After completion of the recording, the recording medium 1 whose dye concentration is partially lowered is regenerated in the following manner.

The dye layer 2B of the medium 1 is contacted with the ink stick 8 and heated by means of the heater 7 at about 100 C. for several tens milli-seconds. As a consequence, the dye is diffused from the dye layer 8B of the ink stick 8 toward the dye layer 2B of the medium 1 to an extent that the dye concentrations become equibrated between the dye layer 8B and the dye layer 2B, thereby regenerating the medium 1.

The transfer recording procedure and the regeneration procedure are repeated, whereupon it has been found that the dye concentration in the dye layer 2B of the medium is maintained constant, without involving any lowering of the transfer sensitivity.

EXAMPLE 2

FIG. 2 schematically shows another embodiment of a thermosensitive transfer recording apparatus of the invention, which is suitable for full color multiple-mode transfer recording. The apparatus has also the thermal head 6 having the heating element 5 and the heater 7 for supplementing a dye. The thermosensitive transfer recording medium 1 is similar to that of Example 1 and includes the 6 μm thick PET film whose back side has been subjected to heat-resistant treatment, and the dye layer formed on the opposite side of the PET film. The dye layer is formed by applying a polyester-modified methylphenyl silicone resin (PH-11, available from Toray-Dow Corning Silicone Co., Ltd.), in which dyes have been, respectively, dissolved to a saturation, in a dry thickness of 5 μm, and curing to form the dye layer. The dye layer is divided into three sections 2Y, 2M and 2C in the running direction of the film. A yellow dye (ESC-155, available from Sumitomo Chem. Co., Ltd.), a magenta dye (ESC-451, available from Sumitomo Chem. Co., Ltd.), and a cyan dye (Foron Blue, available from Sandoz Co., Ltd.) are, respectively, used in the sections 2Y, 2M and 2C. Dye suppliers are made of three ink sticks 8 having, respectively, dye layers 8Y, 8M and 8C which are formed of yellow, magenta and cyan dyes, to which 10% of dicyclohexyl phthalate is, respectively, added. Each dye layer has a thickness of 5 mm.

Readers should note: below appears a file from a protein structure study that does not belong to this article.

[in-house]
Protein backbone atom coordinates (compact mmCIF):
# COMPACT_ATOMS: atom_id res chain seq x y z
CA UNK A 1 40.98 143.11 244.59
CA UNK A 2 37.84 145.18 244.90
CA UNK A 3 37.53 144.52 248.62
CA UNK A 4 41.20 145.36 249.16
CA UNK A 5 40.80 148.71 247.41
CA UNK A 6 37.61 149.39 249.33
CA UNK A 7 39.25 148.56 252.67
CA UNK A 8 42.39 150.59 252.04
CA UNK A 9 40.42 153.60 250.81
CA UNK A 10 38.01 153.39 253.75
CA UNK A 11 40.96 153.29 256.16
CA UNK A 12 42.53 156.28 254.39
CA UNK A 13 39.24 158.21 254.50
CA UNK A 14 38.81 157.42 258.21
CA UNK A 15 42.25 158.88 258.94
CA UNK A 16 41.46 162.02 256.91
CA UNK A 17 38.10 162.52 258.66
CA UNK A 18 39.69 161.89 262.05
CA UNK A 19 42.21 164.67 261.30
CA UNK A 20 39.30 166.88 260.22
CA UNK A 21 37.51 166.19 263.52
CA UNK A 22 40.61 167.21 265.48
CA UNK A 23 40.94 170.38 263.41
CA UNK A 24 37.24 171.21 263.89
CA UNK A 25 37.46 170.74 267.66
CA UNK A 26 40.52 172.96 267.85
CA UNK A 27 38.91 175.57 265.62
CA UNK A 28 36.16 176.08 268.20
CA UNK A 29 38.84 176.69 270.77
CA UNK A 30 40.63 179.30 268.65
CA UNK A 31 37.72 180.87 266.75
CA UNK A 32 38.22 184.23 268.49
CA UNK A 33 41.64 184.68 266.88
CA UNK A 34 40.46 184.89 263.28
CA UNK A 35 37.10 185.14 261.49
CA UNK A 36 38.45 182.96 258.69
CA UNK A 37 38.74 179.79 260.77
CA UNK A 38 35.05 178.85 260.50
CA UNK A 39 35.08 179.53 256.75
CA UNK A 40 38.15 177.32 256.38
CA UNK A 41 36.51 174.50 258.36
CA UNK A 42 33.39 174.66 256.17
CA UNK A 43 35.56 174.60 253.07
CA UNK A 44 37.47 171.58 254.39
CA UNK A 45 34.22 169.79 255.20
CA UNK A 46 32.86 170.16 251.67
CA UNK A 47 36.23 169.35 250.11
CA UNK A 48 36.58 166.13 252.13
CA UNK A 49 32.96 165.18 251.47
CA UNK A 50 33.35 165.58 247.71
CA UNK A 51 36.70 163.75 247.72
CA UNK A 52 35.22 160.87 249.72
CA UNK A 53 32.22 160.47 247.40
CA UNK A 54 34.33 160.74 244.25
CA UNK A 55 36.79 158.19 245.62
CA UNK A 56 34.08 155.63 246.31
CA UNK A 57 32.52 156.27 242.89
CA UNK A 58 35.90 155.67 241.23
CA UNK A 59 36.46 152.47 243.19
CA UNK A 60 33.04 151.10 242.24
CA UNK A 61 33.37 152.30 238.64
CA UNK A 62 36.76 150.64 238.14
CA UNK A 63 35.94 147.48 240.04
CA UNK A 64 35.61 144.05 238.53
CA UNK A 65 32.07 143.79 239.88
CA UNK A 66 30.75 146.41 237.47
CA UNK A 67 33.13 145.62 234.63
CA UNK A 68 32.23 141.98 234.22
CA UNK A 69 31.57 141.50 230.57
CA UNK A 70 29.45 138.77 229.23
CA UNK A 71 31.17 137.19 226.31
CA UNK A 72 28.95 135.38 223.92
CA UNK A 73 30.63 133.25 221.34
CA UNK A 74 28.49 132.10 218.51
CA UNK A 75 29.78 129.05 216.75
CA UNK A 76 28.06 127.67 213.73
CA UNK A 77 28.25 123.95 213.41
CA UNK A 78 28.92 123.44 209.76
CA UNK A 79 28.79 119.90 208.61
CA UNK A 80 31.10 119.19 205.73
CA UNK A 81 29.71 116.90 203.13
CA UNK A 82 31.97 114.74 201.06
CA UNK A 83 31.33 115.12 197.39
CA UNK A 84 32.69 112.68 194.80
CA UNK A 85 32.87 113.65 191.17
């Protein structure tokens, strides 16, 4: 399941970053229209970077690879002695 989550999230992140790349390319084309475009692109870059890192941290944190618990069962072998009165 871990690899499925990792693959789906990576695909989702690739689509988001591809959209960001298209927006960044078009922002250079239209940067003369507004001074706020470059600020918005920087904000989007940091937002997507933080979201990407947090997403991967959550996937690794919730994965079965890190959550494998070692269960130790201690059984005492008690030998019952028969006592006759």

In operation, the printing sheet 10 and the yellow dye layer 2Y of the medium 1 are superposed and heated from the side of the medium 1 by means of the thermal head 6 to effect the thermosensitive transfer recording. Thereafter, the medium 1 is moved, followed by thermosensitive transfer recording using the magenta dye layer 2M and the cyan dye layer 2C on the sheet 10, successively, thereby obtaining a full color image. The thus obtained image had an optical density of 2 for all the yellow, magenta and cyan colors when determined by use of the Macbeth densitometer.

After completion of the recording, the medium 1 whose concentrations of the respective dyes are partially lowered are regenerated in the following manner. The yellow dye layer 2Y of the medium 1 is contacted with the yellow dye layer 8Y of the ink stick and heated by means of the heater 7 for several tens milli-seconds. As a result, the yellow dye is allowed to diffuse from the yellow dye layer 8Y of the ink stick toward the dye layer 2Y of the medium 1, thereby regenerating the yellow dye layer 2 of the medium 1. Likewise, the magenta dye layer 2M and the cyan dye layer 2C of the medium are, respectively, contacted with the dye layers of 8M and 8C of the ink stick and heated for regeneration.

It has been found that when the thermosensitive transfer recording and regeneration procedures set out above are repeated, the dye concentrations in the respective dye layers of the medium are maintained constant without lowering the thermal sensitivity.

Comparative Example 1